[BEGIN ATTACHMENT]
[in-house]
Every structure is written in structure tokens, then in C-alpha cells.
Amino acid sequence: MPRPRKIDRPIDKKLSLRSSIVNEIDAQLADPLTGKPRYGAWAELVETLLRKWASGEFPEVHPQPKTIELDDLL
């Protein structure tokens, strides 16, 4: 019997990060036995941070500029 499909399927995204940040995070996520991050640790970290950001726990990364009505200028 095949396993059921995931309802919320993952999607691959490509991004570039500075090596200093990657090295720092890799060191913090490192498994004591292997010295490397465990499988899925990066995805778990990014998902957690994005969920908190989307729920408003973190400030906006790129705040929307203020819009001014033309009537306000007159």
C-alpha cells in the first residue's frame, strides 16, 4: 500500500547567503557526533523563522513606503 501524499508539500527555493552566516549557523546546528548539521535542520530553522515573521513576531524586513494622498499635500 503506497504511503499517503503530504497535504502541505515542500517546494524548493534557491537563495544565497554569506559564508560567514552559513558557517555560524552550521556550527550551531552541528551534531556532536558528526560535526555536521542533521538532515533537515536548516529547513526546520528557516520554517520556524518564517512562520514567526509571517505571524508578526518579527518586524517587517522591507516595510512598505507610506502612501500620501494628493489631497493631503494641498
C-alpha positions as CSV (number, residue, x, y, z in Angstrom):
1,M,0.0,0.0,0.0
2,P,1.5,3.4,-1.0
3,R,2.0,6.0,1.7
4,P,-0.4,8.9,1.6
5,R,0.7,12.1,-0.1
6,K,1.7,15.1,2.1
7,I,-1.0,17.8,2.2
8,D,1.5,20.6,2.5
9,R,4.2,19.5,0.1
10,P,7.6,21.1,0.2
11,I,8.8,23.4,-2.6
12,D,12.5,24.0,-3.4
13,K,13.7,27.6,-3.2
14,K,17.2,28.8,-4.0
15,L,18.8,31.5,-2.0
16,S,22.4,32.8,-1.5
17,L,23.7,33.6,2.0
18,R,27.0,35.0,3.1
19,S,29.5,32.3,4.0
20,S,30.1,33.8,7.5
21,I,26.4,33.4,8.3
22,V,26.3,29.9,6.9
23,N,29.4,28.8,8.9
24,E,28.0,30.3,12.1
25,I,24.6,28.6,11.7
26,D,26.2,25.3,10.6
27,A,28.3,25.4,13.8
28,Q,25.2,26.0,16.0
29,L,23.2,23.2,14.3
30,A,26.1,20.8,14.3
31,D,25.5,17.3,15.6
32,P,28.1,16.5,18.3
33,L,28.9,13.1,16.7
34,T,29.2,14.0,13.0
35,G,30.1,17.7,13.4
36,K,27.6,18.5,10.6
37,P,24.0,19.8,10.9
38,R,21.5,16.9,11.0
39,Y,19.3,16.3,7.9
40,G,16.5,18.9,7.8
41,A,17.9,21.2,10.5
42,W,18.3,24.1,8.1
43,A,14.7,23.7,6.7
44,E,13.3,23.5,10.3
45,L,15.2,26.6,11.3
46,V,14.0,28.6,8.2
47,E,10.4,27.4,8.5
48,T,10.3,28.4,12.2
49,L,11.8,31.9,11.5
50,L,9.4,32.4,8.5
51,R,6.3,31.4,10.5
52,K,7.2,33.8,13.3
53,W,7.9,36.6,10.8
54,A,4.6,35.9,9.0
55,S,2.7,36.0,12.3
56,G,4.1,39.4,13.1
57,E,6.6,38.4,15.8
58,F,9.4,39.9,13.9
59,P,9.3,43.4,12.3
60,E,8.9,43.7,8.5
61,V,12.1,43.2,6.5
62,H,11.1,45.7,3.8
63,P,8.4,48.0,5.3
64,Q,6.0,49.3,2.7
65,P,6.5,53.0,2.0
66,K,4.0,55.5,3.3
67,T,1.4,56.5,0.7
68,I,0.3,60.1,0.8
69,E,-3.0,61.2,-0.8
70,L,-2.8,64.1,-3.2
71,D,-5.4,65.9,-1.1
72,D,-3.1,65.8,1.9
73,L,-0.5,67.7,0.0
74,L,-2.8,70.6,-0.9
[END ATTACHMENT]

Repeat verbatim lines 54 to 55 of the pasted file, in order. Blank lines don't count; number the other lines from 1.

48,T,10.3,28.4,12.2
49,L,11.8,31.9,11.5